https://example.com/api/xml?action=principal-list&filter-name=jazz doe

    It is best to use filter-name, filter-login, or filter-email for an exact match. Be careful with filter-like-name, as it may affect server performance.

  2. Parse the principal elements in the response for the principal-id:

     <principal principal-id="2006282569" account-id="624520" type="user" 
             has-children="false" is-primary="false" is-hidden="false"> 
         <name>jazz doe</name>  
         <login>jazzdoe@example.com</login>  
         <email>jazzdoe@newcompany.com</email>  
     </principal>

Get the principal-id of the current user

  1. Call common-info after the user is logged in:

     https://example.com/api/xml?action=common-info
  2. Parse the user elements in the response for the user-id:

     <user user-id="2007124930" type="user"> 
             <name>jazz doe</name>  
             <login>jazz@doe.com</login>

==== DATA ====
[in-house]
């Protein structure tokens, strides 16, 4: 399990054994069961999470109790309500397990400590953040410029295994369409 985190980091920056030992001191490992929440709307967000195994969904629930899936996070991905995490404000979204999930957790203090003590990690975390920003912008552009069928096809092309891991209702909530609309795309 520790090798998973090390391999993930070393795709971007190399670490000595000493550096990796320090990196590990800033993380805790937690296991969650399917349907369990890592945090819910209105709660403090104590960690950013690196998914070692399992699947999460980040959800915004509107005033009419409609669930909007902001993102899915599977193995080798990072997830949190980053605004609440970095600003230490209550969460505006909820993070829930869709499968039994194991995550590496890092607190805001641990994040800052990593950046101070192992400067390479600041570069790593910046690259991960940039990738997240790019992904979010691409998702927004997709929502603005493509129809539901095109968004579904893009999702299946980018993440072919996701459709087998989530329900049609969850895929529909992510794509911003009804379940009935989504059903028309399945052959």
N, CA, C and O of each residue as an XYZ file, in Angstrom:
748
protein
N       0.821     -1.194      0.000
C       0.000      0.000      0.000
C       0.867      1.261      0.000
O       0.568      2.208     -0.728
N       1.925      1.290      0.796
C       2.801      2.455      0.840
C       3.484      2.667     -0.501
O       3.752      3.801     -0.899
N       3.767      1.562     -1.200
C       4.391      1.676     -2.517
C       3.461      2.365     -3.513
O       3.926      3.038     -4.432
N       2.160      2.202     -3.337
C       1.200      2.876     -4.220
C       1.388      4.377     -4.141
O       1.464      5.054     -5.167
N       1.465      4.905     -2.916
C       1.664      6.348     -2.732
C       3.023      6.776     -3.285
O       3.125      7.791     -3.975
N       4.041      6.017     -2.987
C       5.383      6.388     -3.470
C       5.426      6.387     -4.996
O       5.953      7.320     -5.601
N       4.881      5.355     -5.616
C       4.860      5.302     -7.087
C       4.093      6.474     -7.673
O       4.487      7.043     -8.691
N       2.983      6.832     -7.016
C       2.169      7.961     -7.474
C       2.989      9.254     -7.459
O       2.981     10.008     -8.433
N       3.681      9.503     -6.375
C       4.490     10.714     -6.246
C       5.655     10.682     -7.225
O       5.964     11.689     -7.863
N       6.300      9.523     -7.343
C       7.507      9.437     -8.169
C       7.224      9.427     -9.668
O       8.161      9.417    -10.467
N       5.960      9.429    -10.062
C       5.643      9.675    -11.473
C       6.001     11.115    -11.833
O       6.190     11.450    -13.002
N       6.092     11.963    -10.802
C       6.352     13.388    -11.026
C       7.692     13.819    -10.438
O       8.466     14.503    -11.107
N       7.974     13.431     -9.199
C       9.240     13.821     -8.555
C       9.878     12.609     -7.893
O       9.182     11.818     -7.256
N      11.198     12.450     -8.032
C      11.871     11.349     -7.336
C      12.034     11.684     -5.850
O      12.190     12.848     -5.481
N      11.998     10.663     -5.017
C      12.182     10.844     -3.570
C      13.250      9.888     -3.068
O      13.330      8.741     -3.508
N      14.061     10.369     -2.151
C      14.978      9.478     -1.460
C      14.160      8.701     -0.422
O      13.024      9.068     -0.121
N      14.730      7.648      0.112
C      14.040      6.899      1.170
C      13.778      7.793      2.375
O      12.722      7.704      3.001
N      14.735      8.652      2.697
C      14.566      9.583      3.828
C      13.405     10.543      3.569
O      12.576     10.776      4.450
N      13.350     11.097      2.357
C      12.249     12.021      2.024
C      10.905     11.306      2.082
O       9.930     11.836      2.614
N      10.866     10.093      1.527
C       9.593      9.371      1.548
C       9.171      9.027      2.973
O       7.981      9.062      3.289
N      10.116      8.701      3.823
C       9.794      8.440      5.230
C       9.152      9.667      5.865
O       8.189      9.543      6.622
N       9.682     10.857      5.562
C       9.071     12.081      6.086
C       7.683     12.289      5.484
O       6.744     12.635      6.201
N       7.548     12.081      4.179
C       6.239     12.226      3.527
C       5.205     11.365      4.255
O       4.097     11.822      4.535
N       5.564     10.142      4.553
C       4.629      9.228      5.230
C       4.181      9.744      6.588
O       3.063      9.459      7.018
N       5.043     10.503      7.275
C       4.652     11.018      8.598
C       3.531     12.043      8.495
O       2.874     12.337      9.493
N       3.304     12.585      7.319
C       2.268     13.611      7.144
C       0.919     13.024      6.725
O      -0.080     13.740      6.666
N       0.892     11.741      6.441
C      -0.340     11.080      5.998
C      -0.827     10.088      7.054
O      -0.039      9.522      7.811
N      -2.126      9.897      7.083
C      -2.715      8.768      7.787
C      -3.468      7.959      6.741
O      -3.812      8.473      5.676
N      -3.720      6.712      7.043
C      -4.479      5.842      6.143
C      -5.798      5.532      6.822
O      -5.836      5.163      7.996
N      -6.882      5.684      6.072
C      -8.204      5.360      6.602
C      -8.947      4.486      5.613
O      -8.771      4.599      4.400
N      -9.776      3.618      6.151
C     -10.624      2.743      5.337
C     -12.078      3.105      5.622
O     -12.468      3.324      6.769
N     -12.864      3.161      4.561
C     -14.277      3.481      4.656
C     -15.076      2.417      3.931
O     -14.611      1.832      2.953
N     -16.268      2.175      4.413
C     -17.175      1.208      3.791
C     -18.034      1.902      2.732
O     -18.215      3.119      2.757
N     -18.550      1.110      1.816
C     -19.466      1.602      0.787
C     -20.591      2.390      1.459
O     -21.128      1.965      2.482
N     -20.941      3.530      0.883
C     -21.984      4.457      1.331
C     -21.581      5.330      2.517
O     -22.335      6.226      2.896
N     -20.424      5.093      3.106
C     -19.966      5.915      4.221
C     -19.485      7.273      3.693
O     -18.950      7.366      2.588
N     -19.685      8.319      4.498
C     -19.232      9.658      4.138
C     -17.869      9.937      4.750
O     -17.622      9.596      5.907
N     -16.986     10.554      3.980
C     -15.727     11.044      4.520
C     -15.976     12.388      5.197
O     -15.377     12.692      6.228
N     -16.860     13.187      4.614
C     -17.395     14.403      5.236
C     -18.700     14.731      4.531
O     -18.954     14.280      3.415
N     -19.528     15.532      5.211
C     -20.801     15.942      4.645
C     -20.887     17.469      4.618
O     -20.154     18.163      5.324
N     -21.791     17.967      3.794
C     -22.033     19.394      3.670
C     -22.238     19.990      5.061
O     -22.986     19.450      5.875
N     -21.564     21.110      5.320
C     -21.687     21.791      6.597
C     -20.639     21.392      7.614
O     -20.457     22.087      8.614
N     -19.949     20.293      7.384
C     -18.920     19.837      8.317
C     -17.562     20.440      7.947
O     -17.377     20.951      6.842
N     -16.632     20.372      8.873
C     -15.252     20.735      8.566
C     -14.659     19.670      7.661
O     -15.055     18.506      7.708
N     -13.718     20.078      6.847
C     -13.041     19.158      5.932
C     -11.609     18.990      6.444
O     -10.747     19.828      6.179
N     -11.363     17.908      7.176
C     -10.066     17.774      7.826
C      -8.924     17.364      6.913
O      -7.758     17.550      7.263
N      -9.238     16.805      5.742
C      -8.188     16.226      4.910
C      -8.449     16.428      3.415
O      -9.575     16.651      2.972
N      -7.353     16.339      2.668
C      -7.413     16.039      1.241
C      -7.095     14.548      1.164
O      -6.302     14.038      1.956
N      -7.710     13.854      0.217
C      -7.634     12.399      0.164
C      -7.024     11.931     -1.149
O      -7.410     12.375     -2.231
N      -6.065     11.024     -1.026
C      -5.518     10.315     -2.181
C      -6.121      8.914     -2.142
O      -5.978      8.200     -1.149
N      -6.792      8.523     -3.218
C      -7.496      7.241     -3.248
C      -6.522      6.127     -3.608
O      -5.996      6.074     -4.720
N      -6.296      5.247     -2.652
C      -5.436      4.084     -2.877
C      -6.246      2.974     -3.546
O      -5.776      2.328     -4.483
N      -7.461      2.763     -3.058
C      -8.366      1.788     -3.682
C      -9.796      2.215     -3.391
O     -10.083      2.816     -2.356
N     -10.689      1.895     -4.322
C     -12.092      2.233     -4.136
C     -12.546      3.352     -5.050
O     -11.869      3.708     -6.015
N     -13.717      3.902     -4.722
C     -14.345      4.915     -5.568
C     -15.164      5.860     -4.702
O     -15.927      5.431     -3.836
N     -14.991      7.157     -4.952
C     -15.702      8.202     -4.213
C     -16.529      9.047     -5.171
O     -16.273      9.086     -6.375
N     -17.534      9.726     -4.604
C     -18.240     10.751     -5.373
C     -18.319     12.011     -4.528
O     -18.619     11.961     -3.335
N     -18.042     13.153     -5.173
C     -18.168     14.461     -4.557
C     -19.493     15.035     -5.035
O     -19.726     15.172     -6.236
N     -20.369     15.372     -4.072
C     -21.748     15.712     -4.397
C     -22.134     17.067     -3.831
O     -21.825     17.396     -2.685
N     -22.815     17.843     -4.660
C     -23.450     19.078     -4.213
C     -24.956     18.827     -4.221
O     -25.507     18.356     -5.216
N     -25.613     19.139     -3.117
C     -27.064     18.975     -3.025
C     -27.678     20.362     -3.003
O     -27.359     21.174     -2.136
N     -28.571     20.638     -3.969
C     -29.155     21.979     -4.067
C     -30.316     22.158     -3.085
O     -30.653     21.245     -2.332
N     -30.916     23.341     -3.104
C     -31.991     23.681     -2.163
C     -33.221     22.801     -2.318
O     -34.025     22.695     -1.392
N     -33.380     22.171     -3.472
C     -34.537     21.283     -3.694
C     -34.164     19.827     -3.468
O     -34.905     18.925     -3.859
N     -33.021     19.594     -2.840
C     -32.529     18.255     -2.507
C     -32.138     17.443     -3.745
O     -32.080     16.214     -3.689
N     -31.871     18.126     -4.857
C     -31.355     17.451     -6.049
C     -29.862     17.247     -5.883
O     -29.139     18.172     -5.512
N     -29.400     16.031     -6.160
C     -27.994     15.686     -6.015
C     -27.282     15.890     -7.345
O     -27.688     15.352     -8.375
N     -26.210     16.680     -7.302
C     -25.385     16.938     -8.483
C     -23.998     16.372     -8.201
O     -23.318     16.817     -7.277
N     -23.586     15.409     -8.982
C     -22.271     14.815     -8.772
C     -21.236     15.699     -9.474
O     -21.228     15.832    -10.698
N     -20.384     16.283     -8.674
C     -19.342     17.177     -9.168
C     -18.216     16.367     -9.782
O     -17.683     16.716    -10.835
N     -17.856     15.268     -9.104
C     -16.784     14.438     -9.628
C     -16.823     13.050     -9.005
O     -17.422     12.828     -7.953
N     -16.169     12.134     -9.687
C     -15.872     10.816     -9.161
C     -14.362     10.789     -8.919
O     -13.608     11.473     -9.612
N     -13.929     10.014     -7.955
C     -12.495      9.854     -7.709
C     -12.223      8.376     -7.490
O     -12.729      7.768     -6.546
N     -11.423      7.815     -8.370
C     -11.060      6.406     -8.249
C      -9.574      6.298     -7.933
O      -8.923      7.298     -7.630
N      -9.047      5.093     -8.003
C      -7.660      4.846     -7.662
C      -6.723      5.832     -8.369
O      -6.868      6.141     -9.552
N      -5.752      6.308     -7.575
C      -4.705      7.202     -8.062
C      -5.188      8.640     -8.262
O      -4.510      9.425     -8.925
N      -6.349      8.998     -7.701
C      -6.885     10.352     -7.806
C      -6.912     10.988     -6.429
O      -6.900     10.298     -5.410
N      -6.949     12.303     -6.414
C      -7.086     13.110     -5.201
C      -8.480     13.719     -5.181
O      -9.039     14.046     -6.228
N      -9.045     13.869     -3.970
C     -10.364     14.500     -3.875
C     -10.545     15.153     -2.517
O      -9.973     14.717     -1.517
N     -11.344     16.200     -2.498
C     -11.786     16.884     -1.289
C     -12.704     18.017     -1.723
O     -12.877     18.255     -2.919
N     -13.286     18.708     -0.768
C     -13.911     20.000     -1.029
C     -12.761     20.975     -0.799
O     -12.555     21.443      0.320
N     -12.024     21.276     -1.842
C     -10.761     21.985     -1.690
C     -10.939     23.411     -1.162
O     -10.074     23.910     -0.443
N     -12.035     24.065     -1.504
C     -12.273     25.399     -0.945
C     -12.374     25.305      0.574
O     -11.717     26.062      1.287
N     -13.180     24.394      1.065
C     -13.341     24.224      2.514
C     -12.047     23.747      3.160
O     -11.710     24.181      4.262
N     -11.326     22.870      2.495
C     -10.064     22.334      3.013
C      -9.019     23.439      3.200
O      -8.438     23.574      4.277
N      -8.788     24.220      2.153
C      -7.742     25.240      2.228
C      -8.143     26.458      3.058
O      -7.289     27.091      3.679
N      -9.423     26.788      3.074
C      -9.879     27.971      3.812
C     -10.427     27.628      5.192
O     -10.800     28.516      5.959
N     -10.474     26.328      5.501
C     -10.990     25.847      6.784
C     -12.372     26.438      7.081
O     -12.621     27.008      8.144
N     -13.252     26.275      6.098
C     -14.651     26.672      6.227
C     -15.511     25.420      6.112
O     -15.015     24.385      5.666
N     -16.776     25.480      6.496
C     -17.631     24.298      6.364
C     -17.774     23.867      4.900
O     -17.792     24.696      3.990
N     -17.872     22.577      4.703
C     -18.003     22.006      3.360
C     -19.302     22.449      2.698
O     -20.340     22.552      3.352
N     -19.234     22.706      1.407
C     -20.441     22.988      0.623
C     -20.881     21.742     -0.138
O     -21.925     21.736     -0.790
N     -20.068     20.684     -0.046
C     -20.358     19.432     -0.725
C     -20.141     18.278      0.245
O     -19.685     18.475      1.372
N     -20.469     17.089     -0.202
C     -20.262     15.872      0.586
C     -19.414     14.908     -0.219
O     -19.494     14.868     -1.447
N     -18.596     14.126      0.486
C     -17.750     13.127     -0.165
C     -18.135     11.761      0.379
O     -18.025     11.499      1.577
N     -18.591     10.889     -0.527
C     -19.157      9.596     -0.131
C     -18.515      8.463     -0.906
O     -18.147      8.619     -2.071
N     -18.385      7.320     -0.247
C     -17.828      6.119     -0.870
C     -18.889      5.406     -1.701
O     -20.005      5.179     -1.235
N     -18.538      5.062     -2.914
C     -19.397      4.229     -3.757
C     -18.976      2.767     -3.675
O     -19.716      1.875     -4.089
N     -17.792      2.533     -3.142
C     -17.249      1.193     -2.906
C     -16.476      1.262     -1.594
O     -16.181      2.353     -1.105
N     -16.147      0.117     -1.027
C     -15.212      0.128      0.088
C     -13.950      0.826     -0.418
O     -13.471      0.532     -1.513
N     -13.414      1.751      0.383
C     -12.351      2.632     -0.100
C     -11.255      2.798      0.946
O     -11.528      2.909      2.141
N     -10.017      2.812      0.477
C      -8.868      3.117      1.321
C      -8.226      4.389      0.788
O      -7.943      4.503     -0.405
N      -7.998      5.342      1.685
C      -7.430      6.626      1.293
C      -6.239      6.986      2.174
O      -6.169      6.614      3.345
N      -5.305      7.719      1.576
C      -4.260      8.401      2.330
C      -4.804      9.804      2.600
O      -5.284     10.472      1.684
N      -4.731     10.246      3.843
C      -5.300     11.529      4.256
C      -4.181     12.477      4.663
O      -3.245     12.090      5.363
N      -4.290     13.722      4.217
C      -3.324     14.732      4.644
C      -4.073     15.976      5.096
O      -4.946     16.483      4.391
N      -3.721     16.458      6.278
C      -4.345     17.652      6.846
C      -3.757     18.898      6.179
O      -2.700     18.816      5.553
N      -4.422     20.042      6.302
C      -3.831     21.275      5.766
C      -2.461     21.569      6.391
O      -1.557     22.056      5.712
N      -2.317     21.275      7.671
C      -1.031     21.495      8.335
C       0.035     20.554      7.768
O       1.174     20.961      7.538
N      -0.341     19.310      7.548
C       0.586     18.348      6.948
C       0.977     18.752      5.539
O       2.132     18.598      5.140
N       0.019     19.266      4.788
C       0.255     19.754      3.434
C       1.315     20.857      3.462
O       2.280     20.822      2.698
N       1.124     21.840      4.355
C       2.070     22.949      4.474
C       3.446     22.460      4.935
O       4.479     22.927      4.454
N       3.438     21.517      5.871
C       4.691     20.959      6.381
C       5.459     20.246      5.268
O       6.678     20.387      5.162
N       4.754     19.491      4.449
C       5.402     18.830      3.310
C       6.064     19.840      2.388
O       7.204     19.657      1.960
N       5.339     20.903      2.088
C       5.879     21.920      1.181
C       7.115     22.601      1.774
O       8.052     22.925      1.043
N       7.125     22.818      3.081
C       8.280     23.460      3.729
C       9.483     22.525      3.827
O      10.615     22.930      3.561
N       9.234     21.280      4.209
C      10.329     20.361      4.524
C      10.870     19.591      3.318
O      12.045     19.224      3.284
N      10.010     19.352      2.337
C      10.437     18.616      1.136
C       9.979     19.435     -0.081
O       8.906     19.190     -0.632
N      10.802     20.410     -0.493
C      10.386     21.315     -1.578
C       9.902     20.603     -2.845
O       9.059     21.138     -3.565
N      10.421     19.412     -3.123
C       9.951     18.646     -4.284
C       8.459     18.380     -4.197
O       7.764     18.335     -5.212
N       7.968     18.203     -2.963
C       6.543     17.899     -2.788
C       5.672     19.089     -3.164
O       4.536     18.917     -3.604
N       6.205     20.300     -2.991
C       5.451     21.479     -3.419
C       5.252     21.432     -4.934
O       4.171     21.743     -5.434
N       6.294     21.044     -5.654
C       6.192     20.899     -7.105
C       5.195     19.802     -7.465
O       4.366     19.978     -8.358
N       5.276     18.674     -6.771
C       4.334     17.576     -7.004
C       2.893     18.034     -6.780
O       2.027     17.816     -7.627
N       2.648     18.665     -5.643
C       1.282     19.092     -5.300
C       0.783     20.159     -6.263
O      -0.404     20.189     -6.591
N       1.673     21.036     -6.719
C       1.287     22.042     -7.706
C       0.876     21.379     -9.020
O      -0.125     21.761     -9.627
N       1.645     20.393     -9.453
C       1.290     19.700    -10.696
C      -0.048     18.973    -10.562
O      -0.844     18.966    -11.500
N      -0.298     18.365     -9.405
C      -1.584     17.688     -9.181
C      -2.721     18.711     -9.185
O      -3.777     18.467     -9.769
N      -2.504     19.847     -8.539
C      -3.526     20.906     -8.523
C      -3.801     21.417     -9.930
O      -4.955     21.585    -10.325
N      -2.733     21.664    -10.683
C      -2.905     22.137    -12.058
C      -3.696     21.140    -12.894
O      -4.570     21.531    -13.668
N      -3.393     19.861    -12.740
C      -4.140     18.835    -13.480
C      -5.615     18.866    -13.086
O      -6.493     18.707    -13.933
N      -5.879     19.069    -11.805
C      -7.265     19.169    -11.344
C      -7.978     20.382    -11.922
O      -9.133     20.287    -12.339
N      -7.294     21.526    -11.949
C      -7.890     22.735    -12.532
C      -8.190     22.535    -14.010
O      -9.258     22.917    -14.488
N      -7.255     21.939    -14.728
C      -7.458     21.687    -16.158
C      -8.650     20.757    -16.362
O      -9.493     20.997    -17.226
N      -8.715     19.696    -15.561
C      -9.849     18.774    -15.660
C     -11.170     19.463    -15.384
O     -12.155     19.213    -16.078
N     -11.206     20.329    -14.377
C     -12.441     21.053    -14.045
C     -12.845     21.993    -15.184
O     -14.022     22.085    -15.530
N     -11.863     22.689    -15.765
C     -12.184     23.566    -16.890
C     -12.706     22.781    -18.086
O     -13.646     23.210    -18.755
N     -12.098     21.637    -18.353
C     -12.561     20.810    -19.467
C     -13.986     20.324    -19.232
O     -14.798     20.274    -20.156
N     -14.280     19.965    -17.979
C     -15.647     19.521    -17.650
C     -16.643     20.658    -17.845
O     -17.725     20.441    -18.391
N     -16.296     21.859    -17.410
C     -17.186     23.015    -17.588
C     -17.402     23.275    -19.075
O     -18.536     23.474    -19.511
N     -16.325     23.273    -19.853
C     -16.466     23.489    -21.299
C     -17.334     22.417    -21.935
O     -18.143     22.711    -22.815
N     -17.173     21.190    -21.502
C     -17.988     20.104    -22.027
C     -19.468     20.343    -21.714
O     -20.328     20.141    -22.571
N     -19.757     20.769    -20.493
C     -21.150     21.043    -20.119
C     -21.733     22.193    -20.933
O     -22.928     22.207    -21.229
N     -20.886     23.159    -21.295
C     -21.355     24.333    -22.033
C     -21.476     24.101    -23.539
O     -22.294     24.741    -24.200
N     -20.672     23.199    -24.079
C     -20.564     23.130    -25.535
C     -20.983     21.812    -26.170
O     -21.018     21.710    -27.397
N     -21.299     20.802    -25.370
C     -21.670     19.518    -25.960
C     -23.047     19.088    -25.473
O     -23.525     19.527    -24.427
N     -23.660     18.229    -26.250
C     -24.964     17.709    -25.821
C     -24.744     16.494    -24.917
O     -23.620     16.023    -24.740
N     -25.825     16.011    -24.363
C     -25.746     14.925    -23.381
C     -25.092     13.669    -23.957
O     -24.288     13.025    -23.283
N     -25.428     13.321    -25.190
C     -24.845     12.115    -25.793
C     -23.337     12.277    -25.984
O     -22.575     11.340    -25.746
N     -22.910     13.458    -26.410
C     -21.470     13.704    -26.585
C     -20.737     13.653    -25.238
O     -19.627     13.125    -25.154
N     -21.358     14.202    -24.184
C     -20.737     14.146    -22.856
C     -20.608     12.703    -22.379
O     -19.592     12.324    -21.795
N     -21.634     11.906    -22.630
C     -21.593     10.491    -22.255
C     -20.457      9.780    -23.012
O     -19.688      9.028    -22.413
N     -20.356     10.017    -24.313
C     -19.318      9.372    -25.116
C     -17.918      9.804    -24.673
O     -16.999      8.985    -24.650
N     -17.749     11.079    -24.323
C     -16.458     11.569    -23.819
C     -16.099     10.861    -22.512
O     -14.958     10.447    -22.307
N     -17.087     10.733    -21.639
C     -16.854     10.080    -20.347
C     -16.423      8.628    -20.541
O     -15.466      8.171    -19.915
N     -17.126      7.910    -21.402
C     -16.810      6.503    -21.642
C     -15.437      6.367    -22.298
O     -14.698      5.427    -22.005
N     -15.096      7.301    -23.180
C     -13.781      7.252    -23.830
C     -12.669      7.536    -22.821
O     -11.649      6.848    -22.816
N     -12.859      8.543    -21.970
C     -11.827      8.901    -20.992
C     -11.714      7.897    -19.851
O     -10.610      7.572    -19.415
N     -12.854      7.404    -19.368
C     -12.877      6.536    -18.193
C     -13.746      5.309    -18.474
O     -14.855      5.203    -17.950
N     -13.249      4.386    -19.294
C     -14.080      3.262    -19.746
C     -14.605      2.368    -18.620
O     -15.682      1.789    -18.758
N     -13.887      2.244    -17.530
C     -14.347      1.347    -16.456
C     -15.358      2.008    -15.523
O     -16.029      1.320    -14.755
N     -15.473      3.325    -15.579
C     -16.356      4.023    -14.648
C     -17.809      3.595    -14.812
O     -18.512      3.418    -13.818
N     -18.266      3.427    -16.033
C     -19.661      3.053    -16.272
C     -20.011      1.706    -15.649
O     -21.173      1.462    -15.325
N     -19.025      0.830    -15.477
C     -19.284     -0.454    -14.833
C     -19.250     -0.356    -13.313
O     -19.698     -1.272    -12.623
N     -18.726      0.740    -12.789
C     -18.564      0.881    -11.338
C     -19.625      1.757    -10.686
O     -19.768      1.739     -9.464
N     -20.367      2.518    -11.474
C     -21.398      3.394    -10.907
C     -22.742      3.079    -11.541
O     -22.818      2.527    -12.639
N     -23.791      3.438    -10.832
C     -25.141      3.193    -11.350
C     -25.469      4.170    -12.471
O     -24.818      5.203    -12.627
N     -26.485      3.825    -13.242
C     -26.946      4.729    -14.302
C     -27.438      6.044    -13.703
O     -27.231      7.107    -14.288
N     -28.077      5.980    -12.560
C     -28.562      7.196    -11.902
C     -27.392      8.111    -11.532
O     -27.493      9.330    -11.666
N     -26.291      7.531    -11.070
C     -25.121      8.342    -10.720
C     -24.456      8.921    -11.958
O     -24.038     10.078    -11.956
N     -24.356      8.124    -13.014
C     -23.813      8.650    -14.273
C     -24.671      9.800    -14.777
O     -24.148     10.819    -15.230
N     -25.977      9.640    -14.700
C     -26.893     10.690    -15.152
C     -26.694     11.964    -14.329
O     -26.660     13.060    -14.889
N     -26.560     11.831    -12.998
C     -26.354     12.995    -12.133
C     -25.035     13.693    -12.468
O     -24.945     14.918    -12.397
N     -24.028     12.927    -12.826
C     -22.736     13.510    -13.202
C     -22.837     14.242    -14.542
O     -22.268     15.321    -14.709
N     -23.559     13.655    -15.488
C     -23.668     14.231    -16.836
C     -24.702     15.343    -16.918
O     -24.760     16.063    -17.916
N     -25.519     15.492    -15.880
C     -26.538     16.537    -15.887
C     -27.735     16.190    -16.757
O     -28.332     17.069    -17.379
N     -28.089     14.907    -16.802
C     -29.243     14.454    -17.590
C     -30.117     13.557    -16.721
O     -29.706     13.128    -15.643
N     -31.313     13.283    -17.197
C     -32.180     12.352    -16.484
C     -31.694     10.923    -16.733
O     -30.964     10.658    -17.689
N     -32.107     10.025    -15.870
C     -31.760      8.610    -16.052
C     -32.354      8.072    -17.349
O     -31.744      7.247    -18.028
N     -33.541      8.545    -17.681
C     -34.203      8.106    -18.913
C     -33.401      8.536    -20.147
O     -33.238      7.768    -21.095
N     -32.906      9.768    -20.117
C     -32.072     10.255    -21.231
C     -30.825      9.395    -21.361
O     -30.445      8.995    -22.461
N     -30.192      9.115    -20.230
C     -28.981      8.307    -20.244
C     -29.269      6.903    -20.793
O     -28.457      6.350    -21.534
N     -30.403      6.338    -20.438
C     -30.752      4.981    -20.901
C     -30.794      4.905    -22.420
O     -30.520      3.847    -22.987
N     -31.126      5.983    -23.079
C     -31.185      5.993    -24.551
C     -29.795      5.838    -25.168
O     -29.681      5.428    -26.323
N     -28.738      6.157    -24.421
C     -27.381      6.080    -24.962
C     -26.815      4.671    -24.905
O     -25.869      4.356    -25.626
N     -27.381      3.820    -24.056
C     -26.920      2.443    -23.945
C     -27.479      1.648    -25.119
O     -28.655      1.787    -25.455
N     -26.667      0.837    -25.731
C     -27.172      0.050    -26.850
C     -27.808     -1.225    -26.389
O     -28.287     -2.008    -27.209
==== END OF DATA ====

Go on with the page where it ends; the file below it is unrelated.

</user>

    Here, the principal-id is called user-id, because it always represents a user who is authenticated to Adobe Connect. A group cannot log in to the server. You can pass the user-id value as a principal-id in other actions.

List principals or guests

A principal with a type of user is a registered Adobe Connect user, while a user with a type of guest has entered a meeting room as a guest. The server captures information about the guest and gives the guest a principal-id.

List all principals on the server

  1. Call principal-list with no parameters:

     https://example.com/api/xml?action=principal-list

    This call returns all Adobe Connect users, so be prepared for a large response.

  2. Parse the principal elements in the response for the values you want:

     <principal principal-id="2006282569" account-id="624520" type="user" 
             has-children="false" is-primary="false" is-hidden="false"> 
         <name>jazz doe</name>  
         <login>jazzdoe@example.com</login>